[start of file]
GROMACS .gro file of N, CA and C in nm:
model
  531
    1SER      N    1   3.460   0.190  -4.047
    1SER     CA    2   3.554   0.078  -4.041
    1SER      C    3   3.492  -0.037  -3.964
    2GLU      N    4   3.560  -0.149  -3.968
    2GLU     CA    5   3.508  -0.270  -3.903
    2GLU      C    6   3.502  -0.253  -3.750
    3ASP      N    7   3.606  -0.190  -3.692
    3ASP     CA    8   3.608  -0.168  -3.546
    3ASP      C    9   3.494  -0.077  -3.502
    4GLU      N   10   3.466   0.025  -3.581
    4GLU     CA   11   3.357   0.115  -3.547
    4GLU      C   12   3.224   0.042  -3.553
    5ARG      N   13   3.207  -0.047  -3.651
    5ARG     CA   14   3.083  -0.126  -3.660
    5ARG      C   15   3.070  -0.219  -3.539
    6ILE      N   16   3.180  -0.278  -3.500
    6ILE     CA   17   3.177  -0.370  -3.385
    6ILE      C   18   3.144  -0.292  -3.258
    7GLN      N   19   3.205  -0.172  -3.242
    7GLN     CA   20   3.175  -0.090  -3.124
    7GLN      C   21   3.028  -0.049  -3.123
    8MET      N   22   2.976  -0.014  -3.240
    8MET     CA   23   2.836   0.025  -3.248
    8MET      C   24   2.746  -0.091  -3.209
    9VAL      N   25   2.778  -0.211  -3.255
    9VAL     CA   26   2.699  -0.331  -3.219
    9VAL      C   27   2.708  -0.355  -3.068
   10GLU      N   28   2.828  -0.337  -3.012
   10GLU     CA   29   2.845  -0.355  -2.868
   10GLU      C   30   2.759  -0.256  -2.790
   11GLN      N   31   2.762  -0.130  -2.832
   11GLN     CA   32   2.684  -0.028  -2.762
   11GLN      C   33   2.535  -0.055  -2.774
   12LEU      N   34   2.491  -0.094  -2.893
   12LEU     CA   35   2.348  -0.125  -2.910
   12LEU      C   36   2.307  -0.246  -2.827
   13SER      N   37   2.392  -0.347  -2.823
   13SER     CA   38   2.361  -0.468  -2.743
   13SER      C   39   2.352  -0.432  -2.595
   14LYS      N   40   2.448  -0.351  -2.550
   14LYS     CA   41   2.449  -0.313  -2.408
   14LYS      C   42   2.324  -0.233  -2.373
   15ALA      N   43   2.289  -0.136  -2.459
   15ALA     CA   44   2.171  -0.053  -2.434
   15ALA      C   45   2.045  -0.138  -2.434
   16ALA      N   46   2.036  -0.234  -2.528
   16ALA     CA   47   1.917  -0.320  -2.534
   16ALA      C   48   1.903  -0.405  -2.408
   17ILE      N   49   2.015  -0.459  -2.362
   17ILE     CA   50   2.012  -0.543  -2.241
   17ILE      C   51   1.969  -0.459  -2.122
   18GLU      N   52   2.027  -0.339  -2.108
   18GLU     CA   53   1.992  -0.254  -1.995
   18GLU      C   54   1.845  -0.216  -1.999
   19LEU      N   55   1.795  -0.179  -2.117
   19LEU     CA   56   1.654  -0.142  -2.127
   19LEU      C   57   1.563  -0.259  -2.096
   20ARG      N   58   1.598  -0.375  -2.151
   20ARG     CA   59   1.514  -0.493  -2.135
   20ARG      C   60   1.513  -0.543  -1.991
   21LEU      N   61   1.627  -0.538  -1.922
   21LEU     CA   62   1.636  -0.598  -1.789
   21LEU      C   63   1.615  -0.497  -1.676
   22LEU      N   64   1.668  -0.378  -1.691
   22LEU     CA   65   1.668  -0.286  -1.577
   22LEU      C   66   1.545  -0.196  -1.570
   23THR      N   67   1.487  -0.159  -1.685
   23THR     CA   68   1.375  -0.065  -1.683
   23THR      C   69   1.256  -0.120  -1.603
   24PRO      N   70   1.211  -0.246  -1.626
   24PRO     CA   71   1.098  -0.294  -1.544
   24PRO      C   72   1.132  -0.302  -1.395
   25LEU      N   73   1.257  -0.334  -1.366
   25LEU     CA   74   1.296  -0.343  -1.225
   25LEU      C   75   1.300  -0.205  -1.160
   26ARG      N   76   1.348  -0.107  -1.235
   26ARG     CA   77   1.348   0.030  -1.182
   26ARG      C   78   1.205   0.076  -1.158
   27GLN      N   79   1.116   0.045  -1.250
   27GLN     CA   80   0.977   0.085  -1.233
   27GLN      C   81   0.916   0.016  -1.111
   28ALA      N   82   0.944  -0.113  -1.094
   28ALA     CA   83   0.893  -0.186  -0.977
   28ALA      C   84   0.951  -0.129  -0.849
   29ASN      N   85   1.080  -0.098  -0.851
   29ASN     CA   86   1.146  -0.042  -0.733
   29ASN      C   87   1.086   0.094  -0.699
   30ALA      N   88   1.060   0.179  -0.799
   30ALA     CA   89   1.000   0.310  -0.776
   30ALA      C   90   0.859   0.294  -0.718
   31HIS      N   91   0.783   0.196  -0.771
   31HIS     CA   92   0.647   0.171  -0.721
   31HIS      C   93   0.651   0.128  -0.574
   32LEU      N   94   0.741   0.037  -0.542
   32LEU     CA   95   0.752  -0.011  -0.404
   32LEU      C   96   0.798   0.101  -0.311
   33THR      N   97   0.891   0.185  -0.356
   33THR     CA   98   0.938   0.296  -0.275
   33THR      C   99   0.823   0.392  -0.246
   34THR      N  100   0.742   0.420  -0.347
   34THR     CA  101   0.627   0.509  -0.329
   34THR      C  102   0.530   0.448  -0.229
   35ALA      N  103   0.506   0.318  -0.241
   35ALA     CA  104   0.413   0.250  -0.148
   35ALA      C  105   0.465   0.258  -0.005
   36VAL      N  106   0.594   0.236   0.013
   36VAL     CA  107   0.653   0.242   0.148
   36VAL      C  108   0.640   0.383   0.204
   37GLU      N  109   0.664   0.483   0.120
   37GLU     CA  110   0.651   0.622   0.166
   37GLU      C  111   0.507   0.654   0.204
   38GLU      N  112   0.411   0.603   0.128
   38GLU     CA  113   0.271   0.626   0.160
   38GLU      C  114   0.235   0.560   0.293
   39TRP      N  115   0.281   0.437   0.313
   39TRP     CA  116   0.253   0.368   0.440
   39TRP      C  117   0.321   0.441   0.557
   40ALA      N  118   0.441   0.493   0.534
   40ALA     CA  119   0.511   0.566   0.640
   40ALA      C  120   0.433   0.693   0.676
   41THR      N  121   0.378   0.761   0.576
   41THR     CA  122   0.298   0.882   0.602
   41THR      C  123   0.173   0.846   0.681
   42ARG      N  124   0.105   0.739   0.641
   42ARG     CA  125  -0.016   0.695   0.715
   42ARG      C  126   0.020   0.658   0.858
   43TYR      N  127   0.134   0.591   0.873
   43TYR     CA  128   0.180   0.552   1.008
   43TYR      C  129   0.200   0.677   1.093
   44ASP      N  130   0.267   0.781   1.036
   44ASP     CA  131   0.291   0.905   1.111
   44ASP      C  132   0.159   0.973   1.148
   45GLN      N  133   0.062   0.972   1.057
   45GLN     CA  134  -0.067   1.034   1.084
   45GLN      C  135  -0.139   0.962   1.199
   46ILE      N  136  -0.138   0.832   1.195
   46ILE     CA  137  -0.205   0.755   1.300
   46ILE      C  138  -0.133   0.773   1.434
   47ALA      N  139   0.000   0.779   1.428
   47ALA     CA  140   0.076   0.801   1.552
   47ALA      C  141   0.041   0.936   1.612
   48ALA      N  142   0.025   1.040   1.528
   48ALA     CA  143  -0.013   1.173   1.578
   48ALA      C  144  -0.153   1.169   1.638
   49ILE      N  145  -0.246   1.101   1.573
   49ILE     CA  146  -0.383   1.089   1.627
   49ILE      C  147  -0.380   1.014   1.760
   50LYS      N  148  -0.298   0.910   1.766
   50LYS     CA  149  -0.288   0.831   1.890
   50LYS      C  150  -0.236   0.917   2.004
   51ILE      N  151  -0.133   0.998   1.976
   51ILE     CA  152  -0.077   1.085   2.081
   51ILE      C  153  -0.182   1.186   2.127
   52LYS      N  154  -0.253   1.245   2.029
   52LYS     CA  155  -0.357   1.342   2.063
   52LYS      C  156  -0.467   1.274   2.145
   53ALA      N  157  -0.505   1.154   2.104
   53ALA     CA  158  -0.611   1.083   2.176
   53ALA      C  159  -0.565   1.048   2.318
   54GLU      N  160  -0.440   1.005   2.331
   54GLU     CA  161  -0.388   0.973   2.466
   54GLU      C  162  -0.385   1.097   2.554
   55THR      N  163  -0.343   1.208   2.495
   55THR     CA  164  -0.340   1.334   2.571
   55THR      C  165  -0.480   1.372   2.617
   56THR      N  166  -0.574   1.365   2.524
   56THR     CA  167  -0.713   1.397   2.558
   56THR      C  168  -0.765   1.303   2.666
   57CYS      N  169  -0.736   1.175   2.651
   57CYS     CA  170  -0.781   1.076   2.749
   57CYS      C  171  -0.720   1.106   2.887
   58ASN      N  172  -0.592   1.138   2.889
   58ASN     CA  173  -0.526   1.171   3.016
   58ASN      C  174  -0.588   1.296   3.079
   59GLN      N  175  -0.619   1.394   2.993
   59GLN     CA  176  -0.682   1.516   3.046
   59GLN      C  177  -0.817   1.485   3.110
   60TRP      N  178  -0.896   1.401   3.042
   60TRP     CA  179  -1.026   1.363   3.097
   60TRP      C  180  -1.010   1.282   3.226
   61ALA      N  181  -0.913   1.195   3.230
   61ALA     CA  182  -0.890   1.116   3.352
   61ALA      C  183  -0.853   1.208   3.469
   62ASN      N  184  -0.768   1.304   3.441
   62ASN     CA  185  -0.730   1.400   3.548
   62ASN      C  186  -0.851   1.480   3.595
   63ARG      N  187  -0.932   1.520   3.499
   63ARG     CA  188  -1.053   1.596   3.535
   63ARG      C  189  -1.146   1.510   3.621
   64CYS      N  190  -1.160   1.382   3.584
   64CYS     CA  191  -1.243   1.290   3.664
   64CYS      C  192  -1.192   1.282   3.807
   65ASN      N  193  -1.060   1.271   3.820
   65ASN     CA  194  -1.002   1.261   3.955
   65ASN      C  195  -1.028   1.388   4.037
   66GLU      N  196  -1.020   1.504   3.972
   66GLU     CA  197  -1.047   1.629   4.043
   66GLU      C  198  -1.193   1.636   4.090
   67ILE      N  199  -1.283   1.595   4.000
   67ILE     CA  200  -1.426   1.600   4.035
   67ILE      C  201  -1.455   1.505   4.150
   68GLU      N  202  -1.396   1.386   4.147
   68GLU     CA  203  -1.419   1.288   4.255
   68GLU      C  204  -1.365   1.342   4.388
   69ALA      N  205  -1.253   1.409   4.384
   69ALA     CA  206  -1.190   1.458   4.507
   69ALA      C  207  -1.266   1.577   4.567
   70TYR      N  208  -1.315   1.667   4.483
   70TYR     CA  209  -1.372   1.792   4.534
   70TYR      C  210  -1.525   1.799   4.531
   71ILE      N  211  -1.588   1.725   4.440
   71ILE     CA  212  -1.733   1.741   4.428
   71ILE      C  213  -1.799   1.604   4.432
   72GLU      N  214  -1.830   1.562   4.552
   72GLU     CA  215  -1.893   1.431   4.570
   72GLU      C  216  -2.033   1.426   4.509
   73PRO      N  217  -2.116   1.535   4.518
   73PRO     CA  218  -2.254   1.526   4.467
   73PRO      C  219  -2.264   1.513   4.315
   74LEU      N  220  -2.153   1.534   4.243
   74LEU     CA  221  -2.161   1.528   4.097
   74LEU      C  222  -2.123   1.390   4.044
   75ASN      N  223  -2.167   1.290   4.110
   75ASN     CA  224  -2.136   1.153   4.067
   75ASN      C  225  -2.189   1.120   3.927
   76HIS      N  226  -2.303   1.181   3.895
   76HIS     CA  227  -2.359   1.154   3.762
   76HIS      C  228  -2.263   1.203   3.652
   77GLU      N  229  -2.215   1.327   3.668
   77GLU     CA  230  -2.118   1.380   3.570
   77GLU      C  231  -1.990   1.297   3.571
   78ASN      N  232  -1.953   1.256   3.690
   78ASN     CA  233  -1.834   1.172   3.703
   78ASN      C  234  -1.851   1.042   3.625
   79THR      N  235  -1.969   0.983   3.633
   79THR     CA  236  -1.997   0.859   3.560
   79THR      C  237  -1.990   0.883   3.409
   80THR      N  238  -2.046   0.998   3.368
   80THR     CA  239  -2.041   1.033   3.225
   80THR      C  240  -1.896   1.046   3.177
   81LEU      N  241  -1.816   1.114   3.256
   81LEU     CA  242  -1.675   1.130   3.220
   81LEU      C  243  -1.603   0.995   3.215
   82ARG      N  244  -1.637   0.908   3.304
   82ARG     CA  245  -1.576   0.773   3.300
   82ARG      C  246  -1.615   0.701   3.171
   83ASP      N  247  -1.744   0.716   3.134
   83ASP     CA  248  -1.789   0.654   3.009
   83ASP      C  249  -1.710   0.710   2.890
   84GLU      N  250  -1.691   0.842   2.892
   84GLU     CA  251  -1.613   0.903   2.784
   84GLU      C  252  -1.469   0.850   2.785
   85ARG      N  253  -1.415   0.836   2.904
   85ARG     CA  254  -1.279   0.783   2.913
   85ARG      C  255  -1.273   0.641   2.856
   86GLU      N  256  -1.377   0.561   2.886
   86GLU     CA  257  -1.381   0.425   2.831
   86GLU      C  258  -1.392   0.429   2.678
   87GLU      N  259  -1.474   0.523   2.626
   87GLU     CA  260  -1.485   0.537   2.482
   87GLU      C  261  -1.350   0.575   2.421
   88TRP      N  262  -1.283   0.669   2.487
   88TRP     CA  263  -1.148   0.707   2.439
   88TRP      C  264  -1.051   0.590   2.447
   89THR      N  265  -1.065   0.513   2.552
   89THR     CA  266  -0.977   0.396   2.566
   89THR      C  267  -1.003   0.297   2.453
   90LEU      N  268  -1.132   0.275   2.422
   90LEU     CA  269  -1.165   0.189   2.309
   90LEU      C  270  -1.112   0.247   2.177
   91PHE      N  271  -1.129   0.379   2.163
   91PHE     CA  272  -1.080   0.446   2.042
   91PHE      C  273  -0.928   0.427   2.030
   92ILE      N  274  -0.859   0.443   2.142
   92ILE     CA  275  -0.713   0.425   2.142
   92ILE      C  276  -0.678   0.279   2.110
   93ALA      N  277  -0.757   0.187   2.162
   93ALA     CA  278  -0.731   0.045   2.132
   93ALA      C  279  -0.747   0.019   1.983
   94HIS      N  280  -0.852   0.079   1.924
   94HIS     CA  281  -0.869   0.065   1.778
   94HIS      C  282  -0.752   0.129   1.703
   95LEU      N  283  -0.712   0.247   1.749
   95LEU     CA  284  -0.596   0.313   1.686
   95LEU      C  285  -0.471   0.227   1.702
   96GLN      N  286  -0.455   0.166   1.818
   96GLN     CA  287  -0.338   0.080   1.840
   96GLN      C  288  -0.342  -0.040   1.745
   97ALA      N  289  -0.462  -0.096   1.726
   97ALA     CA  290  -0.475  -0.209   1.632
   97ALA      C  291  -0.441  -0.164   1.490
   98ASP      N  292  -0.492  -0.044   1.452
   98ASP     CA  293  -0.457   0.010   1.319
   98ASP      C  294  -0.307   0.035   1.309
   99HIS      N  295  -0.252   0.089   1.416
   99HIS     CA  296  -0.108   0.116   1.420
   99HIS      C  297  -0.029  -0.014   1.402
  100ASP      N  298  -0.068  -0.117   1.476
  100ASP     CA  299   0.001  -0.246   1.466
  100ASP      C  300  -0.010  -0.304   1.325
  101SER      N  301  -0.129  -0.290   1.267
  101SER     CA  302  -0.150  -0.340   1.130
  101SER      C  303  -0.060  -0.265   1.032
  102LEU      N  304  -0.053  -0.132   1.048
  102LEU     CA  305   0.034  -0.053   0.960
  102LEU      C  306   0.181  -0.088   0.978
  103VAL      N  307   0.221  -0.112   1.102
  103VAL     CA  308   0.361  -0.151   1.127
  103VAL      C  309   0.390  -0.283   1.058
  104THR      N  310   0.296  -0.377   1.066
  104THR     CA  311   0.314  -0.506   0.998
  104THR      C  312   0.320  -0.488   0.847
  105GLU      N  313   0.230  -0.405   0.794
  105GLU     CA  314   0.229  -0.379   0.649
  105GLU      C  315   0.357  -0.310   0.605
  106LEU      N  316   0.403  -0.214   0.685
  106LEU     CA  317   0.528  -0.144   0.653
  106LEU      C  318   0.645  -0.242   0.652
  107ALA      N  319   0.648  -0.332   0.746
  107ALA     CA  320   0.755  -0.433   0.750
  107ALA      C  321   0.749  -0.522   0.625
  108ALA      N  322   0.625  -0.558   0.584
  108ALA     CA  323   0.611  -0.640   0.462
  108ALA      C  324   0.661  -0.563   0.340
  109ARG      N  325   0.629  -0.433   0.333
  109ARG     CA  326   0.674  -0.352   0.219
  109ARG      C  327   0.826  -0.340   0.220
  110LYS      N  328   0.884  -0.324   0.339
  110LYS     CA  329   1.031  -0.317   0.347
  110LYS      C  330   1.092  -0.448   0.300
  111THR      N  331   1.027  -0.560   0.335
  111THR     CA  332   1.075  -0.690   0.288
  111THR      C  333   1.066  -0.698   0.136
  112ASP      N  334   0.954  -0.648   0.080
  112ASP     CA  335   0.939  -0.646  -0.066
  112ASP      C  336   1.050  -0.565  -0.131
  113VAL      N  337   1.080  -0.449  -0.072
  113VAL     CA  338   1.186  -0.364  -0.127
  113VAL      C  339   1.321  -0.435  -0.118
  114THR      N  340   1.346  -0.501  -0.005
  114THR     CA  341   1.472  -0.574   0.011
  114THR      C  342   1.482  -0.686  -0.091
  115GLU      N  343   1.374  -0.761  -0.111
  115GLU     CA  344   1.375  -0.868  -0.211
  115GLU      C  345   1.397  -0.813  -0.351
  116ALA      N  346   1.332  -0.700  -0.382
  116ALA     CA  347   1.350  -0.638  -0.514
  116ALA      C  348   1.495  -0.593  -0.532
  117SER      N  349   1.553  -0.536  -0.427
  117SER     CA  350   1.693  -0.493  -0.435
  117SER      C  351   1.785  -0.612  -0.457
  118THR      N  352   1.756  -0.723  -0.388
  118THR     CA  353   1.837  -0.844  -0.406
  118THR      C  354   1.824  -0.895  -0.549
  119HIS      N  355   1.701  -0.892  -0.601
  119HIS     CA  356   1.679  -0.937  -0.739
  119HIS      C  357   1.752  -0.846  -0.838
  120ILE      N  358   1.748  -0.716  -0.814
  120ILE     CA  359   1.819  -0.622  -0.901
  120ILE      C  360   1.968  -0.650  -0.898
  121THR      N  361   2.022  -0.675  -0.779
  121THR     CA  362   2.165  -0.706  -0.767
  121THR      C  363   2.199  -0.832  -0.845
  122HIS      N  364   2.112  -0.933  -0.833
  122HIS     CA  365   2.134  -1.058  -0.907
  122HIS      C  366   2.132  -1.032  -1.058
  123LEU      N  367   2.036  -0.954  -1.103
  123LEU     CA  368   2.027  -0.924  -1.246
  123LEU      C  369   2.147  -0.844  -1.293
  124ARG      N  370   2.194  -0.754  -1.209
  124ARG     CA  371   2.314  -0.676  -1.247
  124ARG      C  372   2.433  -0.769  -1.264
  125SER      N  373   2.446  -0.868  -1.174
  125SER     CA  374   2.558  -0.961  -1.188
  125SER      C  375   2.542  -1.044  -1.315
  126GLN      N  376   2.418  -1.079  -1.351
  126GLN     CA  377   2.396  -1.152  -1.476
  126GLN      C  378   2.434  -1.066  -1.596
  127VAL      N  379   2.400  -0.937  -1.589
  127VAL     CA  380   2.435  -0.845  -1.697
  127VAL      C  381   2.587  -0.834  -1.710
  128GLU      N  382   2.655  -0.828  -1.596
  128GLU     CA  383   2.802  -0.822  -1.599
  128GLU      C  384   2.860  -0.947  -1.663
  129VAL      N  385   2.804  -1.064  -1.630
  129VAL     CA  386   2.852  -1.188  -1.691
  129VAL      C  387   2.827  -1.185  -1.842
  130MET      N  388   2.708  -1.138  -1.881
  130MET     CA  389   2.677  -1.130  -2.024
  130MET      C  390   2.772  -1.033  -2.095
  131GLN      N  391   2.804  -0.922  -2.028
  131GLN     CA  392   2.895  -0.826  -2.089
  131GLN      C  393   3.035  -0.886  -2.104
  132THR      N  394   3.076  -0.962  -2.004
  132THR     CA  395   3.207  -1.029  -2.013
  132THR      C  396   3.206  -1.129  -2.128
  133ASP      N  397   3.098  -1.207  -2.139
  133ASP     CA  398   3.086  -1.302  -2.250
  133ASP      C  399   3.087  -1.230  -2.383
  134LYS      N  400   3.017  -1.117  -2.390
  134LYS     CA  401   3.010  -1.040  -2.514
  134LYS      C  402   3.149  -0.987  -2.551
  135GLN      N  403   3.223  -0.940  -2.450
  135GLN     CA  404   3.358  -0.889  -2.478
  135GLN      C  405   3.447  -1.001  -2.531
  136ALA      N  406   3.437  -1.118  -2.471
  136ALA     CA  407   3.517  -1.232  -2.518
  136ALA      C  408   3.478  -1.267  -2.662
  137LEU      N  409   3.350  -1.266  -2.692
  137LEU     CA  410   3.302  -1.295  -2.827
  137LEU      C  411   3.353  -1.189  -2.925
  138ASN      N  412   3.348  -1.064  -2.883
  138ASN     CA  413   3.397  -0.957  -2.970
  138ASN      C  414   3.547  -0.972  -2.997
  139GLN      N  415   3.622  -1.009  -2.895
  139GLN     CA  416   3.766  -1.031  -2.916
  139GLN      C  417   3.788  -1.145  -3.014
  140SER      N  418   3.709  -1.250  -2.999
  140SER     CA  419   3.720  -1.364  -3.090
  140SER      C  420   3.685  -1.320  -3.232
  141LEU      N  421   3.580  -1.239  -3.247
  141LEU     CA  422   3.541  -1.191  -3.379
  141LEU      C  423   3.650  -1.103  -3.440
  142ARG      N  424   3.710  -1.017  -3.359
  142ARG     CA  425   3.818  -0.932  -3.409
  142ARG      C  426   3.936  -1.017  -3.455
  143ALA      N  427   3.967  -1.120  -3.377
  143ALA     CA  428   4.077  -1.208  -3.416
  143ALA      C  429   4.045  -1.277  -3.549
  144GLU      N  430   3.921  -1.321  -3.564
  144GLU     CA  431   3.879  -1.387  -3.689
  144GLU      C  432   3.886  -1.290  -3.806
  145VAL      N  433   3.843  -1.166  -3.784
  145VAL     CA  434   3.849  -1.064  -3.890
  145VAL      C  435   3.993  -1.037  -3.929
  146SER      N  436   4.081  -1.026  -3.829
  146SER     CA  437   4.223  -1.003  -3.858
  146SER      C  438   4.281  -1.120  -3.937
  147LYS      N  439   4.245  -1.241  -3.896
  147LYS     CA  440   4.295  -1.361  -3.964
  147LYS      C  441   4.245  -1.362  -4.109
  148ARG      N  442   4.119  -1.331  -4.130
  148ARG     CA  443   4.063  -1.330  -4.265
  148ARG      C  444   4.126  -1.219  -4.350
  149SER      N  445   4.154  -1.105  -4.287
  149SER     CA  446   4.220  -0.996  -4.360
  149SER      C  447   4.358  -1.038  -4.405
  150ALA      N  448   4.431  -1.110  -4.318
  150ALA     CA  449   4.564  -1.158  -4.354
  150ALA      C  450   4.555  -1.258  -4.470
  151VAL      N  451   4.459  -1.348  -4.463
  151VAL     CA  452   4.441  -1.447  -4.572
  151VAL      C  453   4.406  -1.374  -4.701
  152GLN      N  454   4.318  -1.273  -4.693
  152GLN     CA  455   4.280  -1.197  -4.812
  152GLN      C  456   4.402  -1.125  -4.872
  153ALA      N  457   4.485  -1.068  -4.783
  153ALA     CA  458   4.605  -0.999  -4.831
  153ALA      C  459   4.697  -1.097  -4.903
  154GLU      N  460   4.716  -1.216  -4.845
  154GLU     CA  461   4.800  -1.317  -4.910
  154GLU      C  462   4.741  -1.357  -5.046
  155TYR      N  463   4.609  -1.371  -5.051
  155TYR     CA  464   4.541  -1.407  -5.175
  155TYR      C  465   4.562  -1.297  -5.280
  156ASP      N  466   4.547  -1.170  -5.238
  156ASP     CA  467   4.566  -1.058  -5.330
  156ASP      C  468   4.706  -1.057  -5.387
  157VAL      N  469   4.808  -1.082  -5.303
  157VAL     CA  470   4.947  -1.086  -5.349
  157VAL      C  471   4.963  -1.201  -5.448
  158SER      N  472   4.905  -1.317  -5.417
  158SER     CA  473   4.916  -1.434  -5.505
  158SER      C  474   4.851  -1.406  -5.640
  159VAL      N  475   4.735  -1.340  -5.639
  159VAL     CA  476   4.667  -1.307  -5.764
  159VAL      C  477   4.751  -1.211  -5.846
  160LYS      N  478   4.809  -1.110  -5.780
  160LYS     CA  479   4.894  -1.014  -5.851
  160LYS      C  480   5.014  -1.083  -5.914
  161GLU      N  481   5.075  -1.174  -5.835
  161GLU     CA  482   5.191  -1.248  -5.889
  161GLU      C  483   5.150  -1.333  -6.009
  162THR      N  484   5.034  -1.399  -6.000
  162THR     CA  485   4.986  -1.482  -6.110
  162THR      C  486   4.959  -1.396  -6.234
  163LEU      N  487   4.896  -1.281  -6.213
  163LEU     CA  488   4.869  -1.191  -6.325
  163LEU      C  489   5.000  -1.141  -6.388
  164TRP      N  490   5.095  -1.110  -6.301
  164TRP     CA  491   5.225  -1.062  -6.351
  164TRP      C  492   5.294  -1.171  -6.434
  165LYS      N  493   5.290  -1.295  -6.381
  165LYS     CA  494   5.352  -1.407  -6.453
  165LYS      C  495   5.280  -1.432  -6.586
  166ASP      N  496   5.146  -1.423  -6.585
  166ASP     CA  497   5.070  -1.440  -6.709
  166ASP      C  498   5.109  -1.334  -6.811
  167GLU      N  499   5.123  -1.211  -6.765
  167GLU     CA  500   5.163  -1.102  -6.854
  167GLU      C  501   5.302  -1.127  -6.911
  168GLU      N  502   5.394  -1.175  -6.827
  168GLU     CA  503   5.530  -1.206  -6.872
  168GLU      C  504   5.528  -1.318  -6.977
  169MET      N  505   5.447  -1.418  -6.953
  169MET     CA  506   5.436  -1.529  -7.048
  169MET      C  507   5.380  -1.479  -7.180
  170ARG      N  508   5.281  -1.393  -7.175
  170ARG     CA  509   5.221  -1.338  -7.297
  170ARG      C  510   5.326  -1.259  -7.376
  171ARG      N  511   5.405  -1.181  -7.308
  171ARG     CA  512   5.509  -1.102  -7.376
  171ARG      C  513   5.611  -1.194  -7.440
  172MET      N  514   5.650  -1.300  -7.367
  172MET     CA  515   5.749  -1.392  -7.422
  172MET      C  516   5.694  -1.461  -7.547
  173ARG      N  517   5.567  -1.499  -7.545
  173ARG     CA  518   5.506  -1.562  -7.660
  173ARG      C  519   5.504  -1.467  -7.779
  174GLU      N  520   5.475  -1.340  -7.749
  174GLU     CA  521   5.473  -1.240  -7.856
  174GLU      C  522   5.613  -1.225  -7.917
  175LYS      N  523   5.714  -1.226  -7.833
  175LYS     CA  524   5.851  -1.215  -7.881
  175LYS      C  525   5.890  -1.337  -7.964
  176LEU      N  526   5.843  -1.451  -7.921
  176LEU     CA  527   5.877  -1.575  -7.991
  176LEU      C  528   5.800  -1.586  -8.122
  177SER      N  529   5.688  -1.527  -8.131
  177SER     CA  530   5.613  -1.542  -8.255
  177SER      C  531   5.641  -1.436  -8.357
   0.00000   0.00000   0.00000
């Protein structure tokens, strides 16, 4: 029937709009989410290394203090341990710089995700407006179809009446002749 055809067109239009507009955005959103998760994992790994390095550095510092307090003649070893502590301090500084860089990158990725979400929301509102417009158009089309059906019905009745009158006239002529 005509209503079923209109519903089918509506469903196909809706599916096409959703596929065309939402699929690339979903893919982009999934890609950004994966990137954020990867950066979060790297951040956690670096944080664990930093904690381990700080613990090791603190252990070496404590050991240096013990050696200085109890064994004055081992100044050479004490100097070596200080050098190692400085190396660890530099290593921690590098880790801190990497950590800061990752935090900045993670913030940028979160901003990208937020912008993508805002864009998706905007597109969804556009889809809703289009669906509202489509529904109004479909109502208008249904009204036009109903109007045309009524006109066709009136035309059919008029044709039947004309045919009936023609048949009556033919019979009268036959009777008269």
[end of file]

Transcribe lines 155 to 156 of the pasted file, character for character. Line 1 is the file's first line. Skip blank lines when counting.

   51ILE     CA  152  -0.077   1.085   2.081
   51ILE      C  153  -0.182   1.186   2.127